1. After watching the movie, do you agree that Jeff Skilling and Ken Lay were the “smartest guys in the room” or would it depend on the room? I believe Ken Lay and Jeff Skilling were the smartest guys in the room. The idea of inflating the price of stock and manipulating their income by using potential profits, shutting down power plants and next generation ideas (on- demand with blockbuster) was smart. It actually did increase the revenues of Enron. I think their failure was not reinvesting the revenues into the ideas they actually had to make them come true. I think their failure to reinvest their profits led to the demise of Enron.
2. Skilling emphasized in his testimony before Congress that he was only acting in the interests of the shareholders. Do you agree? Why or why not? I disagree. Skilling was acting on the interest of himself and those in top management at Enron. They raised the price of the stock and cashed out leaving them with the profits and the Enron shareholders were left without anything. As the stock was falling many of the people in top management left Enron with gains in income.
3. Are there other people whose interests should Skilling also have been protecting? I think Skilling should have protected the interest of the people that Enron serviced (their employees, their consumers, the state of California). They should have been more concerned with providing a better product and service than trying to artificially inflate their stock price.
4. Ken Lay is said to have “wrapped himself in the cloak of moral rectitude.” Do you know other people who adopt this image? Name an example. In your view, does this kind of behavior merit more or less trust among such people? Why or why not? My pastors, deacons or some of my role models growing up all adopted this image. This behavior creates more trust as long as your actions back it up or at least appear to back it up. It’s definitely a way for people to feel close to you, trust you or relate to you.
5. What message does the movie deliver regarding regulation versus “free markets”? Do you think this message is appropriate?
The message that free markets invite corruption and that regulation is the best way to go to prevent corruption. I think free markets are the best way to grow companies and increase the value of the stock. I also do not believe that free markets create a vehicle for dishonesty in the corporation but rather the people in the corporation can create a culture of dishonesty.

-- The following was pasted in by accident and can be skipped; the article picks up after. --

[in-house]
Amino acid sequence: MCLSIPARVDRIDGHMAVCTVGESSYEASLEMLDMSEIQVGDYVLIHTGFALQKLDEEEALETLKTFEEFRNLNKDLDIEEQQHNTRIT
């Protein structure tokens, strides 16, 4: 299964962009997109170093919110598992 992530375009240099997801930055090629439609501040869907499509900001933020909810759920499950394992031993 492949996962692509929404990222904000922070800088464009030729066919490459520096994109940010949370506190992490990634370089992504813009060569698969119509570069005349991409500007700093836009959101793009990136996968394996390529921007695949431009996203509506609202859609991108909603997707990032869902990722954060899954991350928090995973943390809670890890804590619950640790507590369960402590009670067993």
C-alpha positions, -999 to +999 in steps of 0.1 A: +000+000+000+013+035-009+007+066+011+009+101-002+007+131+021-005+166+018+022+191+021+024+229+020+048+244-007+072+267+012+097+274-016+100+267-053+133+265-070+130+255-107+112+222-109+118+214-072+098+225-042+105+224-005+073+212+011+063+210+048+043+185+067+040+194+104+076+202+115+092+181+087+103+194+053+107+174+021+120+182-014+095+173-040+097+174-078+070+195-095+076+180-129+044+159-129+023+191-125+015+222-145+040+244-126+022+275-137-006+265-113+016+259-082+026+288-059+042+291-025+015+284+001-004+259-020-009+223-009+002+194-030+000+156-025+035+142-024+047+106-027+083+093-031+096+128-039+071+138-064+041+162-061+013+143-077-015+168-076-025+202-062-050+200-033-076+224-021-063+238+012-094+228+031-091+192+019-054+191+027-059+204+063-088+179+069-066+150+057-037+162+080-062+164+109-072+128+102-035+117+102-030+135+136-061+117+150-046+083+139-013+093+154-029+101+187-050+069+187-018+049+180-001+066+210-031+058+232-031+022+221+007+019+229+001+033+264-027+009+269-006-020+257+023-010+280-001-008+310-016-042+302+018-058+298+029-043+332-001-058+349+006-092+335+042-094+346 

6. One of the people interviewed in the movie states that there existed a “high school mythology” at Enron. What did she mean by that? Was that good or bad for Enron and its stakeholders? Everyone wants to be the most popular guy in the room. It was good because it helped to increase the stock price. However, the plan failed because the company was controlled by the stock traders “the inmates were running the asylum.” The stock traders did not have any regard for top management or stock holders.
7. According to the movie, Enron emphasized a “rank and yank” model of employee evaluation. Explain the model and discuss whether this is a reasonable approach for a successful organization.
The “rank and yank” was where they ranked their employees into categories of production. There was the top 10 percent, the middle 70 percent and the remaining bottom 20 percent. Every employee in the bottom 20 percent was fired. I think this approach is reasonable for top corporations to keep fresh and innovative ideas. General Electric (GE) employs this same model. Also, if GE produces a product that is not it top 2 of its category; then they will discontinue that product.
8. According to the movie, what was Jeff Skilling’s rationale for the use of the company’s unique application of mark to market accounting? Was Enron’s application of the mark-to-market method appropriate? How did the earnings reported under this approach compare to...
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